When the committee are appointed they should at once retire and agree upon a report, which should be written out as described in 53. During their absence other business may be attended to, or the time may be occupied with hearing addresses. Upon their return the chairman of the committee (who is the one first named on the committee, and who quite commonly, though not necessarily, is the one who made the motion to appoint the committee), avails himself of the first opportunity to obtain the floor,* [See Rules of Order, 2.] when he says, "The committee appointed to draft resolutions, are prepared to report." The chairman tells him that the assembly will now hear the report, which is then read by the chairman of the committee, and handed to the presiding officer, upon which the committee is dissolved without any action of the assembly.

A member then moves the "adoption" or "acceptance" of the report, or that "the resolutions be agreed to," which motions have the same effect if carried, namely, to make the resolutions the resolutions of the assembly just as if the committee had had nothing to do with them.* [A very common error is, after a report has been read, to move that it be received; whereas, the fact that it has been read, shows that it has been already received by the assembly. Another mistake, less common but dangerous, is to vote that the report be accepted which is equivalent to adopting it), when the intention is only to have the report up for consideration and afterwards move its adoption.]

When one of these motions is made, the chairman acts as stated above when the resolutions were offered by a member. If it is not desired to immediately adopt the resolutions, they can be debated, modified, their consideration postponed, etc., as explained in 55-63.

When through with the business for which the assembly were convened, or when from any other cause it is desirable to close the meeting, some one moves "to adjourn;" if the motion is carried and no other time for meeting has been appointed, the chairman says, "The motion is carried; --this assembly stands adjourned without day." [Another method by which the meeting may be conducted is shown in 48.]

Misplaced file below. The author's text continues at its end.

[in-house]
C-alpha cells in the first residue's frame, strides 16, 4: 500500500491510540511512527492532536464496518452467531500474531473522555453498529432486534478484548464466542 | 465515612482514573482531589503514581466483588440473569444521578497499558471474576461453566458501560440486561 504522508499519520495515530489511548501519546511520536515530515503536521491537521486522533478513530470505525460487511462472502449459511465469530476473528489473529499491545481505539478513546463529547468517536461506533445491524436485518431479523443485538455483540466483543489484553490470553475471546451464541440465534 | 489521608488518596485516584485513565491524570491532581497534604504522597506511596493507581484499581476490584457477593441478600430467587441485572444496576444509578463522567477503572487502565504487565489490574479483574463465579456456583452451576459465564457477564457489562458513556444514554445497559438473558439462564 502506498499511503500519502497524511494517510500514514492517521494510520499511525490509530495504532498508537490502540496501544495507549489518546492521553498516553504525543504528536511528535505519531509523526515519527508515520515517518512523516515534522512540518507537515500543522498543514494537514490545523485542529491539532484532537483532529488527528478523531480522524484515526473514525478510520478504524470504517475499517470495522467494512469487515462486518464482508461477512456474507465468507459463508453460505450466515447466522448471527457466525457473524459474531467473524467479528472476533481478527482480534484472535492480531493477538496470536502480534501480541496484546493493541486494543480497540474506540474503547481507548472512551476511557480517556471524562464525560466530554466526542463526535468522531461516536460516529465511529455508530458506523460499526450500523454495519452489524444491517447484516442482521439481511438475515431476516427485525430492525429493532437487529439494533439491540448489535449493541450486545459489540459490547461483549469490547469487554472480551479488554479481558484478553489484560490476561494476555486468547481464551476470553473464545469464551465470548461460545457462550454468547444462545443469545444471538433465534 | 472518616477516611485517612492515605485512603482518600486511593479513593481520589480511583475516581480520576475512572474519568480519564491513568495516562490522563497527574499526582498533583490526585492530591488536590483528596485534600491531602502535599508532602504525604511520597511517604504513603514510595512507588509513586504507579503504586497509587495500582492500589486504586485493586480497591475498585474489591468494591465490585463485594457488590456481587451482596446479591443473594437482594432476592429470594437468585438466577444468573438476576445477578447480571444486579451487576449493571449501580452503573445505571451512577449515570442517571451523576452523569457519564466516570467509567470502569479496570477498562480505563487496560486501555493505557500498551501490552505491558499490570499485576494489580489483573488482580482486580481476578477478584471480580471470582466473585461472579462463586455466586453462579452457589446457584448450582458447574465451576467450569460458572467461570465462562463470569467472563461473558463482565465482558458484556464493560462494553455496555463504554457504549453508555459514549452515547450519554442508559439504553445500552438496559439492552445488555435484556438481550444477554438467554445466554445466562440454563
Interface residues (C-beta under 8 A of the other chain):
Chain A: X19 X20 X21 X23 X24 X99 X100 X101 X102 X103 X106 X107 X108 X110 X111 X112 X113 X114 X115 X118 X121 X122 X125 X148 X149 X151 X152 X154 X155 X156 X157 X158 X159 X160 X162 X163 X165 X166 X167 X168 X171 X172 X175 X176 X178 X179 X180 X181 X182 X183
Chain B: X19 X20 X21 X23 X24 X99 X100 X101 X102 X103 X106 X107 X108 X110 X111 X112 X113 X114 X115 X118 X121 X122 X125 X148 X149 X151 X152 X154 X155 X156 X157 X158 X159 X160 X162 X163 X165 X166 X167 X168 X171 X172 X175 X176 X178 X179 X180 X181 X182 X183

(d) Additional Officers. If more officers are required than a chairman and secretary, they can be appointed before introducing the resolutions, in the manner described for those officers; or the assembly can first form a temporary organization in the manner already described, only adding "pro tem." to the title of the officers, thus: "chairman pro tem." In this latter case, as soon as the secretary pro tem. is elected, a committee is appointed to nominate the permanent officers, as in the case of a convention [ 47]. Frequently the presiding officer is called the President, and sometimes there is a large number of Vice Presidents appointed for mere complimentary purposes. The Vice Presidents in large formal meetings, sit on the platform beside the President, and in his absence, or when he vacates the chair, the first on the list that is present should take the chair.

47. Meeting of a Convention or Assembly of Delegates. If the members of the assembly have been elected or appointed as members, it becomes necessary to know who are properly members of the assembly and entitled to vote, before the permanent organization is effected. In this case a temporary organization is made, as already described, by the election of a chairman and secretary "pro tem.," when the chairman announces, "The next business in order is the appointment of a committee on credentials." A motion may then be made covering the entire case, thus: "I move that a committee of three on the credentials of members be appointed by the Chair, and that the committee report as soon as practicable;" or they may include only one of these details, thus: "I move that a committee be appointed on the credentials of members." In either case the Chair proceeds as already described in the cases of committees on resolutions [ 46, (c)].

On the motion to accept the report of the committee, none can vote except those reported by the committee as having proper credentials. The committee, beside reporting a list of members with proper credentials, may report doubtful or contested cases, with recommendations, which the assembly may adopt, or reject, or postpone, etc. Only members whose right to their seats is undisputed, can vote.

The chairman, after the question of credentials is disposed of, at least for the time, announces that "The next business in order is the election of permanent officers of the assembly." Some one then moves the appointment of a committee to nominate the officers, in a form similar to this: "I move that a committee of three be appointed by the Chair to nominate the permanent officers of this convention." This motion is treated as already explained. When the committee make their report, some one moves "That the report of the committee be accepted and that the officers nominated be declared the officers of this convention."* [Where there is any competition for the offices, it is better that they be elected by ballot. In this case, when the nominating committee report, a motion can be made as follows: "I move that the convention now proceed to ballot for its permanent officers;" or "I move that we now proceed to the election, by ballot, of the permanent officers of this convention." [See Rules of Order, 38, for balloting, and other methods of voting.] The constitutions of permanent societies usually provide that the officers shall be elected by ballot.] This motion being carried, the chairman declares the officers elected, and instantly calls the new presiding officer to the chair, and the temporary secretary is at the same time replaced. The convention is now organized for work.